Most financial professionals know that investors suffer from behavioral biases when making financial decisions, and some may even catch themselves making the same mistakes from time to time. But when it comes to their job, professionals must also be on the lookout for other behavioral biases that can impact a company’s greatest asset: their people.
Just like with investing, behavioral biases can lead people—and companies—to underperform. For example, companies might fail to hire the best candidate for the job or lose a highly skilled employee to a competitor. Though everyone wants the best people on their team, many don’t realize how the language in a job advertisement affects the candidate pool or how some diversity trainings have adverse effects.
Creating effective job postings to reduce bias in hiring
Behavioral research finds that human behavior is highly variable, and small details of presentation can have unexpected influence. For example, having too many job requirements can impact your candidate pool, especially since men are more likely to apply if they fit at least 60% of the requirements, whereas women are more likely to feel that they need to fill all of them before applying.
Mitigating bias in hiring starts with the job advertisement: how it looks, what it says, and where it’s placed. Here are a few quick tips to optimize your job advertisement:
- Only include the most essential details in job-posting requirements. The quantity of job requirements, and amount of detail provided for each, can influence who applies to a position.
- Show the number of people who have applied for a position—after a good amount have applied. Research shows that this can have a positive effect on submission rates.
- Experiment with ad placement. Varying how and where candidates are reached may help bring in diverse talent with varying skills and backgrounds.
Evaluating candidates by the numbers
Almost everyone has been guilty of this: talking to a job candidate in their interview, connecting about a random topic that has nothing to do with the job they applied for, and then, almost subconsciously, giving them a good review. This is just one way that biases make their way into people’s decisions when it comes to reviewing job candidates or current employees.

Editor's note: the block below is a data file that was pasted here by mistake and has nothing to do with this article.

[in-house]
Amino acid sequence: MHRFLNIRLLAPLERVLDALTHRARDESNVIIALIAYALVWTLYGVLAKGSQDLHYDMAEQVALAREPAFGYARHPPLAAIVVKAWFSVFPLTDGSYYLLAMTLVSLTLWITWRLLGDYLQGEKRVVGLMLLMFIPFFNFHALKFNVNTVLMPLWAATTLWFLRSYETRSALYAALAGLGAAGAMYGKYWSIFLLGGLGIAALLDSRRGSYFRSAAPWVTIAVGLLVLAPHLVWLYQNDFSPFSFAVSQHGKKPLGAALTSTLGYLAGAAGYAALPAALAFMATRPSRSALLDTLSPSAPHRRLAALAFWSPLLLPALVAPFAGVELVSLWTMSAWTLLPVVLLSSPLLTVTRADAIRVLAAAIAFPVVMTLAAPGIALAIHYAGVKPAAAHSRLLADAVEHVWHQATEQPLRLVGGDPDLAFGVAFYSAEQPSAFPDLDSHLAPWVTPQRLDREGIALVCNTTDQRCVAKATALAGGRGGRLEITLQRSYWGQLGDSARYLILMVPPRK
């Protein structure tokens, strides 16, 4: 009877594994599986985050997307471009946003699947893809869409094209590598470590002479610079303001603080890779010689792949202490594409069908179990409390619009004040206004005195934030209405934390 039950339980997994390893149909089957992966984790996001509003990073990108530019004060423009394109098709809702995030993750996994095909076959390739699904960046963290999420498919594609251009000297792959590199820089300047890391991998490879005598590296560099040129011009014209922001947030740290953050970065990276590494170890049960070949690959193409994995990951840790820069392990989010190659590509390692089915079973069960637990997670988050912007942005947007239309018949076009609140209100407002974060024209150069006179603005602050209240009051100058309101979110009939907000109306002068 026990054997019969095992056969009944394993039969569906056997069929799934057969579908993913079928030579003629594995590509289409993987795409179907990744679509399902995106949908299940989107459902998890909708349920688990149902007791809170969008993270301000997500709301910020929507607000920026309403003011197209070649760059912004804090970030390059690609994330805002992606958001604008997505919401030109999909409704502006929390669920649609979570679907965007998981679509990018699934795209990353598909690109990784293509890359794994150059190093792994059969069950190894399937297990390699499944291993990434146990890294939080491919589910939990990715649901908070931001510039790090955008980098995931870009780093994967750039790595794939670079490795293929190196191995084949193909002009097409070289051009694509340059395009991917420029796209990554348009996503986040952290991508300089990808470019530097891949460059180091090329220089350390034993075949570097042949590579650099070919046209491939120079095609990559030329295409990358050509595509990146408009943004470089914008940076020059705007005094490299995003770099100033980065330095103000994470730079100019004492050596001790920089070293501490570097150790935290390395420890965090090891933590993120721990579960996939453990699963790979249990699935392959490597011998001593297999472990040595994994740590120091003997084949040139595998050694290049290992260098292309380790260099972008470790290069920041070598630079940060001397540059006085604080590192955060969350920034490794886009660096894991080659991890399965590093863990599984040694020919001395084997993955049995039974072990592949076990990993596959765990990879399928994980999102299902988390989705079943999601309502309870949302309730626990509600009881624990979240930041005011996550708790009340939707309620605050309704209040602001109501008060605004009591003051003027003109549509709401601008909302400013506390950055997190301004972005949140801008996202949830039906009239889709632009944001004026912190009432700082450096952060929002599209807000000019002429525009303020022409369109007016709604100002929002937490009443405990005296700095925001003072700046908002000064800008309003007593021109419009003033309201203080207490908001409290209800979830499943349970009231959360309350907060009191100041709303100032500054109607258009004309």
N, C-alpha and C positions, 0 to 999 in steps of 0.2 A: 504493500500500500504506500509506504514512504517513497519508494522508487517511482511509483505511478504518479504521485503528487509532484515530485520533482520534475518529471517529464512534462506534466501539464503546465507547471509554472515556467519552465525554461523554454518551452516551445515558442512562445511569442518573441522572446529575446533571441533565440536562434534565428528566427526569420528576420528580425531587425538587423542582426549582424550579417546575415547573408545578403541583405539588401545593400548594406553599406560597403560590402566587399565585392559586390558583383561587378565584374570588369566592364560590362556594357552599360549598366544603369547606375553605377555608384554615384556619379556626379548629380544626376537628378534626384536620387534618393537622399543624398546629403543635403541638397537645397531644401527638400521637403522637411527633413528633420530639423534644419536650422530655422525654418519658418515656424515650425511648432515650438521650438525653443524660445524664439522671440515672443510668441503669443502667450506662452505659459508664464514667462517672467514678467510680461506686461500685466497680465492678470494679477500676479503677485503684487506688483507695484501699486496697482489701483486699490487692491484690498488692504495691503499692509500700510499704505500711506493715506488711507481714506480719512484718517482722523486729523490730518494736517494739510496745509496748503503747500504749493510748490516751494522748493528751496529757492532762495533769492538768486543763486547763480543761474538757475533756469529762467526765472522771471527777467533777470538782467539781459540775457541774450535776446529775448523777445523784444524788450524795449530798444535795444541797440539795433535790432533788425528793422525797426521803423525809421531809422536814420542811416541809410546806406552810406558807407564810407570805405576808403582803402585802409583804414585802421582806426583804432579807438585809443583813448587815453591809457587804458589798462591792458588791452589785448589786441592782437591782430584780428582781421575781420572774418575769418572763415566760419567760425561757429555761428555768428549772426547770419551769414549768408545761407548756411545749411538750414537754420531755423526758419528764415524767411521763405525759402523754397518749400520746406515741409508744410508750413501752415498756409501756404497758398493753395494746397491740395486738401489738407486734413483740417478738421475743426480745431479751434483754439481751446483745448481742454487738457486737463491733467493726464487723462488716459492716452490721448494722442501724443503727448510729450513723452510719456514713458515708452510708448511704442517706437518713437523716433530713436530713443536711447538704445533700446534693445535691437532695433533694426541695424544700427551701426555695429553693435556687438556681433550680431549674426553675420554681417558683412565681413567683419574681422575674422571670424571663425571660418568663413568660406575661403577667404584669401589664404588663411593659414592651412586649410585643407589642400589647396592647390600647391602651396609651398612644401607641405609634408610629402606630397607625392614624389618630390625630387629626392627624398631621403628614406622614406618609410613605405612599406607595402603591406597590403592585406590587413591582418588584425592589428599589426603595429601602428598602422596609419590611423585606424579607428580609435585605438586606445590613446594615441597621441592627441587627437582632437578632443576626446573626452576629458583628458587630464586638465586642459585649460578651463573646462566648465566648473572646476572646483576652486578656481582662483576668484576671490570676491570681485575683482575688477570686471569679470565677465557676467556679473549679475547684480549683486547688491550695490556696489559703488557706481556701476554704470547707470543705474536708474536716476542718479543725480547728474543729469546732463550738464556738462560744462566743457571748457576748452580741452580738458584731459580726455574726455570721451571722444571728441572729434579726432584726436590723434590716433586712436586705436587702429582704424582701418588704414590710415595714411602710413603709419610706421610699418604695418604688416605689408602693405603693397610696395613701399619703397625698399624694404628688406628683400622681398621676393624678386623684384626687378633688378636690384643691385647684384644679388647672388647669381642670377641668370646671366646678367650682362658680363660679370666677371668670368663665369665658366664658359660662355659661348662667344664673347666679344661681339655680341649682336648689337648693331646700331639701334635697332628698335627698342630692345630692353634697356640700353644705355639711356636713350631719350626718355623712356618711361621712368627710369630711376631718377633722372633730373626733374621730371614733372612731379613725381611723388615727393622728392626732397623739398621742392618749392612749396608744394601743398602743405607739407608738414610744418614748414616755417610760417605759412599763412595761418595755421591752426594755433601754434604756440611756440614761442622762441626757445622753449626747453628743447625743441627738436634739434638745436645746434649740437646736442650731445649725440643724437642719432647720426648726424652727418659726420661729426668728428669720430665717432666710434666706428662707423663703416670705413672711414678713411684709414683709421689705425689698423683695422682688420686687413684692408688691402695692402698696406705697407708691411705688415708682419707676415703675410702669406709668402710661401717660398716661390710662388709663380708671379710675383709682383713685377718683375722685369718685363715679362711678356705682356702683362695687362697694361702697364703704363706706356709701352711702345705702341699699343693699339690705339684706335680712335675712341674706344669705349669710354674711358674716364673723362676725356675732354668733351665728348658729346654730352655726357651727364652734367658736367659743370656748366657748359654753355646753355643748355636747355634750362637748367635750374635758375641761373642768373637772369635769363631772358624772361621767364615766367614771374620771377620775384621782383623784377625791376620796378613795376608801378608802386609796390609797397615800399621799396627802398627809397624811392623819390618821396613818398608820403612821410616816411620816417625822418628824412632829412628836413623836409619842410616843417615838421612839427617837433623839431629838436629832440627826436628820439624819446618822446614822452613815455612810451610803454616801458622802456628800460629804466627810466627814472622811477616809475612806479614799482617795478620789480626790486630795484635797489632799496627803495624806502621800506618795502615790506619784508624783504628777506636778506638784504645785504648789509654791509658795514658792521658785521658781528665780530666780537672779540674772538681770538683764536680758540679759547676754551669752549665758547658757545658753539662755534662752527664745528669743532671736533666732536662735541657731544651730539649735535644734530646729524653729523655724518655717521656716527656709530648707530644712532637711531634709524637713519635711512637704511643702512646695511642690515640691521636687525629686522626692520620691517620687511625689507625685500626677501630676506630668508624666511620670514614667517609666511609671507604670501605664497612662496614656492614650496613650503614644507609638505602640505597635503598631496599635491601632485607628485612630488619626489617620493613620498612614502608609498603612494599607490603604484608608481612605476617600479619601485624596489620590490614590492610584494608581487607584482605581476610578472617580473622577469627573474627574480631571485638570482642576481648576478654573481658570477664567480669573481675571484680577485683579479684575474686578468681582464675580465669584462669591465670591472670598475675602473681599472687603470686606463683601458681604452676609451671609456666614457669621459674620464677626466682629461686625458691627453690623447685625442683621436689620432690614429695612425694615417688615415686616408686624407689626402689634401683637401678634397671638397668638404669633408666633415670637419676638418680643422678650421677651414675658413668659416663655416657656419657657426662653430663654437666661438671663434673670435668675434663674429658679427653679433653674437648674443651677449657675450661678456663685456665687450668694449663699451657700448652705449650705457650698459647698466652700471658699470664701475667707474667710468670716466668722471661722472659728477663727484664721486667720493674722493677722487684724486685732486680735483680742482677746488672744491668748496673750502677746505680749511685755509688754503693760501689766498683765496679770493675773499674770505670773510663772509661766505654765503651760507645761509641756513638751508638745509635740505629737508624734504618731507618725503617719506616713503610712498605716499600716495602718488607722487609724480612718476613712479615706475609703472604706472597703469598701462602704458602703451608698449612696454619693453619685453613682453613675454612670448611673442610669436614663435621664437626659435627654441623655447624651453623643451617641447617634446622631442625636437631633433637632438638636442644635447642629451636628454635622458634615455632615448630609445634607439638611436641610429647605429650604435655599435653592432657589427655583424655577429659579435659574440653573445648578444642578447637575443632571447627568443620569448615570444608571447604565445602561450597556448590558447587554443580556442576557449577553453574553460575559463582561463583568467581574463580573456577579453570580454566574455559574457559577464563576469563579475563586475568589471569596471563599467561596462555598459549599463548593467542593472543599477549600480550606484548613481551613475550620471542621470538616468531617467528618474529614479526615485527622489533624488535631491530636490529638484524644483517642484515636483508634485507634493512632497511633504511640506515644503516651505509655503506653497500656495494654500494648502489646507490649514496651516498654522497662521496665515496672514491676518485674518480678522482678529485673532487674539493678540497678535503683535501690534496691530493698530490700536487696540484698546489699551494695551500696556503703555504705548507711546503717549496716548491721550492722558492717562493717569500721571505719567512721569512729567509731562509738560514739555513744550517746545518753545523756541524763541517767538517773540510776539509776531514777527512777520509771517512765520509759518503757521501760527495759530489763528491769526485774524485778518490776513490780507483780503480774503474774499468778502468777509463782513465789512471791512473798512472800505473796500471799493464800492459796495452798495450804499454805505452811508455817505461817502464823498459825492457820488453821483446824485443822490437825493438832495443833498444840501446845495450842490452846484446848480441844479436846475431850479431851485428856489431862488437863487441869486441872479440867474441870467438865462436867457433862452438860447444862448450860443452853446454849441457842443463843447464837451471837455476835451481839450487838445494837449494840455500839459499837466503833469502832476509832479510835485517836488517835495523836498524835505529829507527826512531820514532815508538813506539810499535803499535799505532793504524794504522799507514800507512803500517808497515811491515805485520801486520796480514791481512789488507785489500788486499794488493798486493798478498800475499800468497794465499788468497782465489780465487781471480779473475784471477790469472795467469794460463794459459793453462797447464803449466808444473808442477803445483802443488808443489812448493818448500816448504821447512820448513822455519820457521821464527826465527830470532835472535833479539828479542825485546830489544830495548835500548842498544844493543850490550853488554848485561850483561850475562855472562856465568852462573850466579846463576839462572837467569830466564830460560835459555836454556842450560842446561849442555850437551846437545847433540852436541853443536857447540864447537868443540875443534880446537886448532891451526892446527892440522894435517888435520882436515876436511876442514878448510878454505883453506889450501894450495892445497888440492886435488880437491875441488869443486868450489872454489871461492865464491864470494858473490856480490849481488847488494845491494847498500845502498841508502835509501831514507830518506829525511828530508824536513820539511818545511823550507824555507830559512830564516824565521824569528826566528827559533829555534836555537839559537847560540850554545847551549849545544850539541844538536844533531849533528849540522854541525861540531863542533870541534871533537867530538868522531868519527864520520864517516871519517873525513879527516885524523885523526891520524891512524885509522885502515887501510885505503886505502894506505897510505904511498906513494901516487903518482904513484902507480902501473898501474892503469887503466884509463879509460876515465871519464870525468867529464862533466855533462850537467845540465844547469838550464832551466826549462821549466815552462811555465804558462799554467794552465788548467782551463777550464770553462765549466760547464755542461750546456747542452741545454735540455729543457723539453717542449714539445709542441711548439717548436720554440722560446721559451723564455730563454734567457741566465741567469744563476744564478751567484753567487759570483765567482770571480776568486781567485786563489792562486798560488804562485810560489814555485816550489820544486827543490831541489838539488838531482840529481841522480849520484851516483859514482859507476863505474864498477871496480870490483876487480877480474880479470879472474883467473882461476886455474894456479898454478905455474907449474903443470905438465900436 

Everyone can be unintentionally swayed by a person’s gender, ethnicity, age, or personality when evaluating an individual for a job or a raise. Plus, hiring professionals can be subject to their own environment—for example, maybe it’s been a crazy week and making hiring decisions at 4 p.m. on a Friday is not a good idea.
To combat the impact of bias in hiring and compensation decisions, research has a identified a few techniques:
- Before looking at any candidates, write down the characteristics that are necessary for the job.
- Create a rating system for each characteristic to record how well the candidate embodies it.
- Structure interviews so that they look more like data-gathering exercises. Create a list of questions to ask every candidate based on the necessary characteristics for the position, and only ask and record the answers to these questions.
- Set a standard day, time, and location for reviewing applications.
- Depend on objective data when judging an employee’s performance, such as their productivity numbers or company impact.
How we can do better at managing bias in hiring
Even though we are all prone to behavioral biases, it doesn’t mean we have to be subject to them. By implementing a few research-based techniques and processes, you can learn to make more logical decisions.
In the full paper, we discuss more ways in which biases can be problematic when making human resource decisions and how to avoid them. We also include a checklist to help professionals begin implementing behavioral techniques when it comes to finding, vetting, and hiring job candidates.